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The Ratchet Effect Re-examined: A Learning Perspective

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  • Bhaskar, Venkataraman

Abstract

We study dynamic moral hazard where principal and agent are symmetrically uncertain about job difficulty. Since effort is unobserved, shirking leads the principal to believe that the job is hard, increasing the agent's continuation value. So deterring shirking requires steeper incentives, which induce the agent to over-work today, since he can quit if the principal believes that the job is easy. With continuous effort choices, no interior effort is implementable in the first period. The agent's continuation value function is non-differentiable and convex, since the principal makes the agent indifferent between his discrete (participation) choices in the second period. The problem can be solved if the agent's participation decision is made continuous, or if there are long-term commitments, and we provide conditions for the first order approach to work. However, the impossibility result recurs in other agency models that combine discrete and continuous choices.

Suggested Citation

  • Bhaskar, Venkataraman, 2014. "The Ratchet Effect Re-examined: A Learning Perspective," CEPR Discussion Papers 9956, C.E.P.R. Discussion Papers.
  • Handle: RePEc:cpr:ceprdp:9956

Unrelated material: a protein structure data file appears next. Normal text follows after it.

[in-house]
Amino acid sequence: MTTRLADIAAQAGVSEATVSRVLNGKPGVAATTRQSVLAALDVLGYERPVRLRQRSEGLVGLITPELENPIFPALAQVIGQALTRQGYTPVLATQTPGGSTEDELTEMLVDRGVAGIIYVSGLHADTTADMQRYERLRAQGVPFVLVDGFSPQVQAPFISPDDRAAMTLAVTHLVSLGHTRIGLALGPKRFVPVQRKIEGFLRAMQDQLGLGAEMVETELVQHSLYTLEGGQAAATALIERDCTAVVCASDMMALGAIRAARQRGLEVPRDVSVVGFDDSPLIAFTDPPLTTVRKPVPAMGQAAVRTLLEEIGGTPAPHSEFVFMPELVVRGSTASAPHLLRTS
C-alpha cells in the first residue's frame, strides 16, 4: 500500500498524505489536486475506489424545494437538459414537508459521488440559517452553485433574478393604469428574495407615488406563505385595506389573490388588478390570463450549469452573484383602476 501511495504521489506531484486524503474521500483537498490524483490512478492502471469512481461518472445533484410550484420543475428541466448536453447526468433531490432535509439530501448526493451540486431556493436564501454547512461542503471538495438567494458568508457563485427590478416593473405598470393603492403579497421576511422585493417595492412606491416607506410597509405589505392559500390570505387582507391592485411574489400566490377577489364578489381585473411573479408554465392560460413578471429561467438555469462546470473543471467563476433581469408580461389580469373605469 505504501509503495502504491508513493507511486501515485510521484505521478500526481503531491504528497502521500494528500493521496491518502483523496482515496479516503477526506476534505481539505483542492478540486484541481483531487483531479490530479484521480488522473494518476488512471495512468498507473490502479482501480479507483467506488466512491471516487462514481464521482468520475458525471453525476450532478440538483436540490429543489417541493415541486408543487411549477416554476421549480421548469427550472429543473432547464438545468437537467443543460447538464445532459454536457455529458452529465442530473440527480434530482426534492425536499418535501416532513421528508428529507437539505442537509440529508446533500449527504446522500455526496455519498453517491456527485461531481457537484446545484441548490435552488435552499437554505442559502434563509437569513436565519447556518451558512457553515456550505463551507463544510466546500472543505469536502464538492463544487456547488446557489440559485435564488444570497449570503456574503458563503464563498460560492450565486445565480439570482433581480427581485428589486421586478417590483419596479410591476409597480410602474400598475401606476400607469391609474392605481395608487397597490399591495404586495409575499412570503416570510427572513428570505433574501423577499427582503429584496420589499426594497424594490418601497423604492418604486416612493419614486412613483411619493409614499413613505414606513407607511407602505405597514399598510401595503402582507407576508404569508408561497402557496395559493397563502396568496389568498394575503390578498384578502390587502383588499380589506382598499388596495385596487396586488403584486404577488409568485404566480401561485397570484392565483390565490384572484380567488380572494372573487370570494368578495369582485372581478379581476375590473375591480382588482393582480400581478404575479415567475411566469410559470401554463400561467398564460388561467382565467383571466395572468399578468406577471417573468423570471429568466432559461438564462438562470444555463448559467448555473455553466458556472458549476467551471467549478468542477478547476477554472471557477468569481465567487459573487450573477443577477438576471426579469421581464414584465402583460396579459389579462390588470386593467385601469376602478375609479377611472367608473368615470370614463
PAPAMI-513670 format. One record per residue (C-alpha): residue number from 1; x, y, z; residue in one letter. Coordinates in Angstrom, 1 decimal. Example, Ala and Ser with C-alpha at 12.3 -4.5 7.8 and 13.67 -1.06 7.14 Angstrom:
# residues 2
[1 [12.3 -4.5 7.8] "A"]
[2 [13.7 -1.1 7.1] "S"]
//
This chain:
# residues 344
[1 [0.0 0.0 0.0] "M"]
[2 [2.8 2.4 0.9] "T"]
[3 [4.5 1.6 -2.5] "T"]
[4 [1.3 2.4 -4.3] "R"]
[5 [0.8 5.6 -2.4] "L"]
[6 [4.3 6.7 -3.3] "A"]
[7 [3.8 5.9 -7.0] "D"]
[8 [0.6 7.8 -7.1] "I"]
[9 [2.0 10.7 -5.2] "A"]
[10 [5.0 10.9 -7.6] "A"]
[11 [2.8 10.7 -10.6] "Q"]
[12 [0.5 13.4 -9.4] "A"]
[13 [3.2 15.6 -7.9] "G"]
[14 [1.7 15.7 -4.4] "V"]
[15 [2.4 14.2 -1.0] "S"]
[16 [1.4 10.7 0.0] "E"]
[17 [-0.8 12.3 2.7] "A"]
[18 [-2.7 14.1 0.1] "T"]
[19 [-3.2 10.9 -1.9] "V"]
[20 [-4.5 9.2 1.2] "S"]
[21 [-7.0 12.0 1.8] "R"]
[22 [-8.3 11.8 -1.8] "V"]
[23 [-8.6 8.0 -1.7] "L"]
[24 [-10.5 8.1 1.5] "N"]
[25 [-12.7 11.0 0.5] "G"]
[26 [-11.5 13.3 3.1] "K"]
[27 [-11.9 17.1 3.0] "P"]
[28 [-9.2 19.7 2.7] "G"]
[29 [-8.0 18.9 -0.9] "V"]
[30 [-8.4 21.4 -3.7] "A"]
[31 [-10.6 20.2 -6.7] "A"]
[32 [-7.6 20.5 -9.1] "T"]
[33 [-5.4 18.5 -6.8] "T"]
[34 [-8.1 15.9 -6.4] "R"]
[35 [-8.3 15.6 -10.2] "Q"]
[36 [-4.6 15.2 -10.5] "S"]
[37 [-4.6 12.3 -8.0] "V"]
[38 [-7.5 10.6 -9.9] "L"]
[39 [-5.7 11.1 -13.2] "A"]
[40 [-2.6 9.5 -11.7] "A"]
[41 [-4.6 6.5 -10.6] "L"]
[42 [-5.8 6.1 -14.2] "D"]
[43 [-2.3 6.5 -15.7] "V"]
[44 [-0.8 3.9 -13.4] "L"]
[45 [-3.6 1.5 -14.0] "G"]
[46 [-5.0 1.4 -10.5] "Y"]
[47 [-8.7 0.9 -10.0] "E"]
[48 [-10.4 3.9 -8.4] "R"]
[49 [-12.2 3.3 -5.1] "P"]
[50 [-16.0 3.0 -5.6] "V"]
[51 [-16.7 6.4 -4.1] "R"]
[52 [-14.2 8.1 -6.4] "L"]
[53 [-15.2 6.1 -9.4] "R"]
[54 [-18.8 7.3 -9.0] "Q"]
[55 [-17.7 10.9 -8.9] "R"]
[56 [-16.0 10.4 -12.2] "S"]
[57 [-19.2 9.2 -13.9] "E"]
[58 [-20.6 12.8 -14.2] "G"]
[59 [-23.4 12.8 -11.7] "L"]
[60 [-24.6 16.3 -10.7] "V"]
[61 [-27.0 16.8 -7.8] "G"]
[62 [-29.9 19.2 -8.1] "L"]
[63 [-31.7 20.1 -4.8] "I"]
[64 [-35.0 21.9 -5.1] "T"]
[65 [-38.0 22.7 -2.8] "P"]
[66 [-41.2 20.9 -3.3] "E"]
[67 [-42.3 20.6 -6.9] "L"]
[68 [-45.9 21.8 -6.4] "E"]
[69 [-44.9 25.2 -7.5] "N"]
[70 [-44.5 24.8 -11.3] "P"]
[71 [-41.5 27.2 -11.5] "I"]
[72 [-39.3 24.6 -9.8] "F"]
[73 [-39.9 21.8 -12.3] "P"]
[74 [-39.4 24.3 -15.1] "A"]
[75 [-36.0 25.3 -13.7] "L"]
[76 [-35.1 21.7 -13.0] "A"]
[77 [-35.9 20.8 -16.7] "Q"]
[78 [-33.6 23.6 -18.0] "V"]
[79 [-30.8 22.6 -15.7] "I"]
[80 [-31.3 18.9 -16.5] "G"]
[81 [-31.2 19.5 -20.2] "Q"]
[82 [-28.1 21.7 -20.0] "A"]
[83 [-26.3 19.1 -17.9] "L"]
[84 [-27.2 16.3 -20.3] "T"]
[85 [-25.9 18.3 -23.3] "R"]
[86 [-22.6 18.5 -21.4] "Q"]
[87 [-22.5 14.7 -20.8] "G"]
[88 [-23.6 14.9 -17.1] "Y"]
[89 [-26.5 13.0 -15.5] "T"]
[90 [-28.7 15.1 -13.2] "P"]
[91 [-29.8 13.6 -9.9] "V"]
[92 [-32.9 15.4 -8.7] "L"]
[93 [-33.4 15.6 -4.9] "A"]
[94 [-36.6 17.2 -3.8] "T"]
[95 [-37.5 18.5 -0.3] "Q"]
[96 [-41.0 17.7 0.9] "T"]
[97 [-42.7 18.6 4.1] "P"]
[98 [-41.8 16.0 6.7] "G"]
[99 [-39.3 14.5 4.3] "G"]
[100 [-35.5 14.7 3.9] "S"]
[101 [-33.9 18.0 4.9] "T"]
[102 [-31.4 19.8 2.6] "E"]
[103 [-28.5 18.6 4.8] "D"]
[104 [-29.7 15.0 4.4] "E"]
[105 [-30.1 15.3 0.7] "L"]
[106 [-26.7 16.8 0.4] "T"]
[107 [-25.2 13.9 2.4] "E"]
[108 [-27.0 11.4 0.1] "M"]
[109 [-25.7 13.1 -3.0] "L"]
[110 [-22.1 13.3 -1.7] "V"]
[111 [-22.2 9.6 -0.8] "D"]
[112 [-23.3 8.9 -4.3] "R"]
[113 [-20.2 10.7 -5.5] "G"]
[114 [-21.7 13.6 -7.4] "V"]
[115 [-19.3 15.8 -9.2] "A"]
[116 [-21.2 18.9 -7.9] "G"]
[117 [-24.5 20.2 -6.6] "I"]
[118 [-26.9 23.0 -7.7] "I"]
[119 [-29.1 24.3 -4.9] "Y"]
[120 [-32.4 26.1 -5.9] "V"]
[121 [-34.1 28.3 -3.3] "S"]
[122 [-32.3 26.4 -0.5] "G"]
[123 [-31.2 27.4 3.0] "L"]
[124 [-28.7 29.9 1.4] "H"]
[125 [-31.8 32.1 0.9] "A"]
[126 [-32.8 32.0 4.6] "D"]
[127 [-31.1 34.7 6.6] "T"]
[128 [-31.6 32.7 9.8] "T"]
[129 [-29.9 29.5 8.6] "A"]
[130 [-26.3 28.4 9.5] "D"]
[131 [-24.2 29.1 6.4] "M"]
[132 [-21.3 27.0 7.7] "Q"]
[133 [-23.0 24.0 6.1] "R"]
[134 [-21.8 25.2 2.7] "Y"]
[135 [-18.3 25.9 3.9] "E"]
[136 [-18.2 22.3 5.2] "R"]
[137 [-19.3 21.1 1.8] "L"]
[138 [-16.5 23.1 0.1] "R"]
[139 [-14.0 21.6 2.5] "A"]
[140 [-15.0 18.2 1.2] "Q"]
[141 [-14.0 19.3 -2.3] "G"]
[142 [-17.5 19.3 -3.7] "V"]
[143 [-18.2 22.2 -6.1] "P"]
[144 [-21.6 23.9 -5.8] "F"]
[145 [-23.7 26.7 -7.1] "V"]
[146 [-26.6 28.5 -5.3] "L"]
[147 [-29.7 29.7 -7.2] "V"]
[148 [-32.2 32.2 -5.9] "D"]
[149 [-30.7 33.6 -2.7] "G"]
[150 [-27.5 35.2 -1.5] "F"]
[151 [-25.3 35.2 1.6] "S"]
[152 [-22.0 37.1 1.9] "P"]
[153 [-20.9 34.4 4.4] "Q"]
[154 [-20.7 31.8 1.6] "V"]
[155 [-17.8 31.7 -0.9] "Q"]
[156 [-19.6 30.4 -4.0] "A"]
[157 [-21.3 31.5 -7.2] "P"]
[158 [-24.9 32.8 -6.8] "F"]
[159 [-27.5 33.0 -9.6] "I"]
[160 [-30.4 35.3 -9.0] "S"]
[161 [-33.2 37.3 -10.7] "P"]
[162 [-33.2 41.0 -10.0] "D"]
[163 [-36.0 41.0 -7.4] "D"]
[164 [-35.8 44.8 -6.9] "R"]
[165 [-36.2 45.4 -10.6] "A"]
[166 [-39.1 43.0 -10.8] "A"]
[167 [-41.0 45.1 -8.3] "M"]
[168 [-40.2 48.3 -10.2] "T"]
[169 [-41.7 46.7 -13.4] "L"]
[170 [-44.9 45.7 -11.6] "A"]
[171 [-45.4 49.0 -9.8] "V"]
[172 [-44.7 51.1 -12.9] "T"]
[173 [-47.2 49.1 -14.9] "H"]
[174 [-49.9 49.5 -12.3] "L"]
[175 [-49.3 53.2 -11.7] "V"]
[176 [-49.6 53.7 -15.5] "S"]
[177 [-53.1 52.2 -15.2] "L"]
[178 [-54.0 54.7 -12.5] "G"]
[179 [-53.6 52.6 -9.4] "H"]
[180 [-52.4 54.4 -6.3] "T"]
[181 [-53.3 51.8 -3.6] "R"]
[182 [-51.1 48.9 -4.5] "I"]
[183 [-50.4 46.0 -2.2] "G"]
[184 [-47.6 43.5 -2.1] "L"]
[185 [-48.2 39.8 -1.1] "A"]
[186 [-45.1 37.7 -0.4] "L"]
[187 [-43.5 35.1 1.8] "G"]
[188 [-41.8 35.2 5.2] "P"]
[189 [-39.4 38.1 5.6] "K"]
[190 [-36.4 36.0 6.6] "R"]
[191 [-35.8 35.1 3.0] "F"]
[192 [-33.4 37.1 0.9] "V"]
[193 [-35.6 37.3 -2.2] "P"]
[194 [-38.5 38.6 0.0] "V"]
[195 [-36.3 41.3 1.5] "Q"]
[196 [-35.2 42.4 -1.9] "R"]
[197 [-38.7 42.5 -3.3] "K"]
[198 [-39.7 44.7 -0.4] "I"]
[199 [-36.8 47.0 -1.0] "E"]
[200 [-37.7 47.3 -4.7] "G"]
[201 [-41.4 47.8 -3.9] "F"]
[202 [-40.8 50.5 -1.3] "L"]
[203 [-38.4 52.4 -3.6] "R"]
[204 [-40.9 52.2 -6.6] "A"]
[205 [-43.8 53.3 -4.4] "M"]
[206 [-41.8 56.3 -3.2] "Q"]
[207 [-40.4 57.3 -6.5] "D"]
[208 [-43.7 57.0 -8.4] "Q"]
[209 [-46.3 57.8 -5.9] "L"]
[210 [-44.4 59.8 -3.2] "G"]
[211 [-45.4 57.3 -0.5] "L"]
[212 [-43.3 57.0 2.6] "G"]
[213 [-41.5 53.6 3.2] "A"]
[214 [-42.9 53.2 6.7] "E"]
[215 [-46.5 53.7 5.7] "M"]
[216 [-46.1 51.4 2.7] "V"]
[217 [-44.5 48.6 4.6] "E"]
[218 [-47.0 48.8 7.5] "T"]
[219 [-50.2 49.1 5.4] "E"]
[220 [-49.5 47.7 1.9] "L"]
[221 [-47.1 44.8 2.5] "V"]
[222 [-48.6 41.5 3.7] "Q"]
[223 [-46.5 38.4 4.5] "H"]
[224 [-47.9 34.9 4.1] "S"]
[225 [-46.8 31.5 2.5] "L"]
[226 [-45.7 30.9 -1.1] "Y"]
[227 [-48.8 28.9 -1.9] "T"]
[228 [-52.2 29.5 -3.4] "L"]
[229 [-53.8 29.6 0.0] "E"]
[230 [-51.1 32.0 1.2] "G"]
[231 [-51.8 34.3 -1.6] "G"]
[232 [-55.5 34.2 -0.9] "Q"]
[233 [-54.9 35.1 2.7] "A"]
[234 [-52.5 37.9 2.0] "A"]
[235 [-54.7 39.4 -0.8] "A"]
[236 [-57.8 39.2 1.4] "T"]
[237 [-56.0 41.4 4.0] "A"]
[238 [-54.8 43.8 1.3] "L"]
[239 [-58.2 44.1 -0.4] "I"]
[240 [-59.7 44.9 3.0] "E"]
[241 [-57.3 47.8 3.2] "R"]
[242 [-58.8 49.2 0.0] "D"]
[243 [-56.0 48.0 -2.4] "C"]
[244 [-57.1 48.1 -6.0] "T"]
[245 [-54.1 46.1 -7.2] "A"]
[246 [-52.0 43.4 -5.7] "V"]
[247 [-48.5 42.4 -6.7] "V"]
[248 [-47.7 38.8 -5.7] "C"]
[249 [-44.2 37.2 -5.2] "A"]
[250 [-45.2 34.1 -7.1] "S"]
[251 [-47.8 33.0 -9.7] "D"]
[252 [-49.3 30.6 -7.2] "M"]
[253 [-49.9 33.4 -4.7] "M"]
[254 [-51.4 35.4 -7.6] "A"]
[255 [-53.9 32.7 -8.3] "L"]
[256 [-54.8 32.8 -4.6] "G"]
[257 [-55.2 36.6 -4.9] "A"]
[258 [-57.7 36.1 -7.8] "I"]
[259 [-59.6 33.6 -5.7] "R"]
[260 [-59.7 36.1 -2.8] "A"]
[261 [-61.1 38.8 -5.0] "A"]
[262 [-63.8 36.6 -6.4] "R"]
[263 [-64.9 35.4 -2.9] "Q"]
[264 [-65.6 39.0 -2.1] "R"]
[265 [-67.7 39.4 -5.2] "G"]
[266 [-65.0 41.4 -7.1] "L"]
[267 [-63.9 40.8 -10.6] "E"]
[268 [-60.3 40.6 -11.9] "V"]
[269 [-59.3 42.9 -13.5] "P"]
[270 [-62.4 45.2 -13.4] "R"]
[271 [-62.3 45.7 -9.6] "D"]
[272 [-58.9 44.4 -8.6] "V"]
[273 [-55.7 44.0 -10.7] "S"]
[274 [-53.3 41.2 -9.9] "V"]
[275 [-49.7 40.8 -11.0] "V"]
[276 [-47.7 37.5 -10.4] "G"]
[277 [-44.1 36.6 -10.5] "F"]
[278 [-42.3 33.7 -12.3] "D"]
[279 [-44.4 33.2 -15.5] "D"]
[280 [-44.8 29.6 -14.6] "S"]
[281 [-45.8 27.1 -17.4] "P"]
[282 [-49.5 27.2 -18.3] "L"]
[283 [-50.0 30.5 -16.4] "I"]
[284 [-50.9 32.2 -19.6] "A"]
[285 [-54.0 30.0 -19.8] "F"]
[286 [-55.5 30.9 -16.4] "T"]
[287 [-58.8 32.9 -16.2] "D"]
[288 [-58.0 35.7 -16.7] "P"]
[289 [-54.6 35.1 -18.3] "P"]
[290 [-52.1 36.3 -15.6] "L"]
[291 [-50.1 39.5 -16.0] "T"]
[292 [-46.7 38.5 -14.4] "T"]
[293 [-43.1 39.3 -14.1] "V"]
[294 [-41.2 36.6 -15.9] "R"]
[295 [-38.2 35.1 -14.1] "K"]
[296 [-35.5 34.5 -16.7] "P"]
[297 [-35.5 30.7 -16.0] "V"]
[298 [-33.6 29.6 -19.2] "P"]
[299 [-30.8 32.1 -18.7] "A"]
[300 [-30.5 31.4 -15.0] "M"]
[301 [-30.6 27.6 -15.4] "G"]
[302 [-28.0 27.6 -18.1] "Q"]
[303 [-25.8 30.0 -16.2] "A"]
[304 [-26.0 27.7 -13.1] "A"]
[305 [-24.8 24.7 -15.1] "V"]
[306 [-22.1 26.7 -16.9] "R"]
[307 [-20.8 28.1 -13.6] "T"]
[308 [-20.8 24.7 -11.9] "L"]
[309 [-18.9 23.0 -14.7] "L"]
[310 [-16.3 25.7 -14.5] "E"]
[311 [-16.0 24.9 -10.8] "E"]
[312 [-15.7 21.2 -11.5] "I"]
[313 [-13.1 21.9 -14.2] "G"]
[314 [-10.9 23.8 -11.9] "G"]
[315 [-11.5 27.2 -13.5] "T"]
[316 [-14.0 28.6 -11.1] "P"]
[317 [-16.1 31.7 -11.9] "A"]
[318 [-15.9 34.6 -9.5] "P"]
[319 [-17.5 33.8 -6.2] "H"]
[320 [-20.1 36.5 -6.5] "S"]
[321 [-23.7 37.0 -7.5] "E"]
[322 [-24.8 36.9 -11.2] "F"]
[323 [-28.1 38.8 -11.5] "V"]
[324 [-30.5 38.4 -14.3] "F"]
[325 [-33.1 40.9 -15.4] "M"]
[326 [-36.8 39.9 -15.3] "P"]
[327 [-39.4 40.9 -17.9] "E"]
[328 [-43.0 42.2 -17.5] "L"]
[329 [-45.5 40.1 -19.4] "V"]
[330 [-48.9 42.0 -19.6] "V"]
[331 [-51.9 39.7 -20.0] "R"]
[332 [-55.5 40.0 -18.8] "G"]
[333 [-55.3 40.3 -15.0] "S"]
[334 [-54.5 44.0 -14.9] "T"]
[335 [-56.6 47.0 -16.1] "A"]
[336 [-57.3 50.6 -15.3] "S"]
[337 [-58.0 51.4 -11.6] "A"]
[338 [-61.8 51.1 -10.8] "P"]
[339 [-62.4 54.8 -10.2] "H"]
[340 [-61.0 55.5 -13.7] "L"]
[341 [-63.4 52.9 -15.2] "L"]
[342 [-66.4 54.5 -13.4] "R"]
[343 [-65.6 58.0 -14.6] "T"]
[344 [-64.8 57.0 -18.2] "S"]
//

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    References listed on IDEAS

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    Cited by:

    1. Sofia Moroni, 2016. "Experimentation in Organizations," Working Paper 5876, Department of Economics, University of Pittsburgh.
    2. Arie, Guy, 2016. "Dynamic costs and moral hazard: A duality-based approach," Journal of Economic Theory, Elsevier, vol. 166(C), pages 1-50.
    3. Cardella, Eric & Depew, Briggs, 2016. "Testing for the Ratchet Effect: Evidence from a Real-Effort Work Task," IZA Discussion Papers 9981, Institute for the Study of Labor (IZA).
    4. repec:eee:gamebe:v:107:y:2018:i:c:p:182-202 is not listed on IDEAS

    More about this item

    Keywords

    envelope theorem; first-order approach; learning; moral hazard; ratchet effect;

    JEL classification:

    • D83 - Microeconomics - - Information, Knowledge, and Uncertainty - - - Search; Learning; Information and Knowledge; Communication; Belief; Unawareness
    • D86 - Microeconomics - - Information, Knowledge, and Uncertainty - - - Economics of Contract Law

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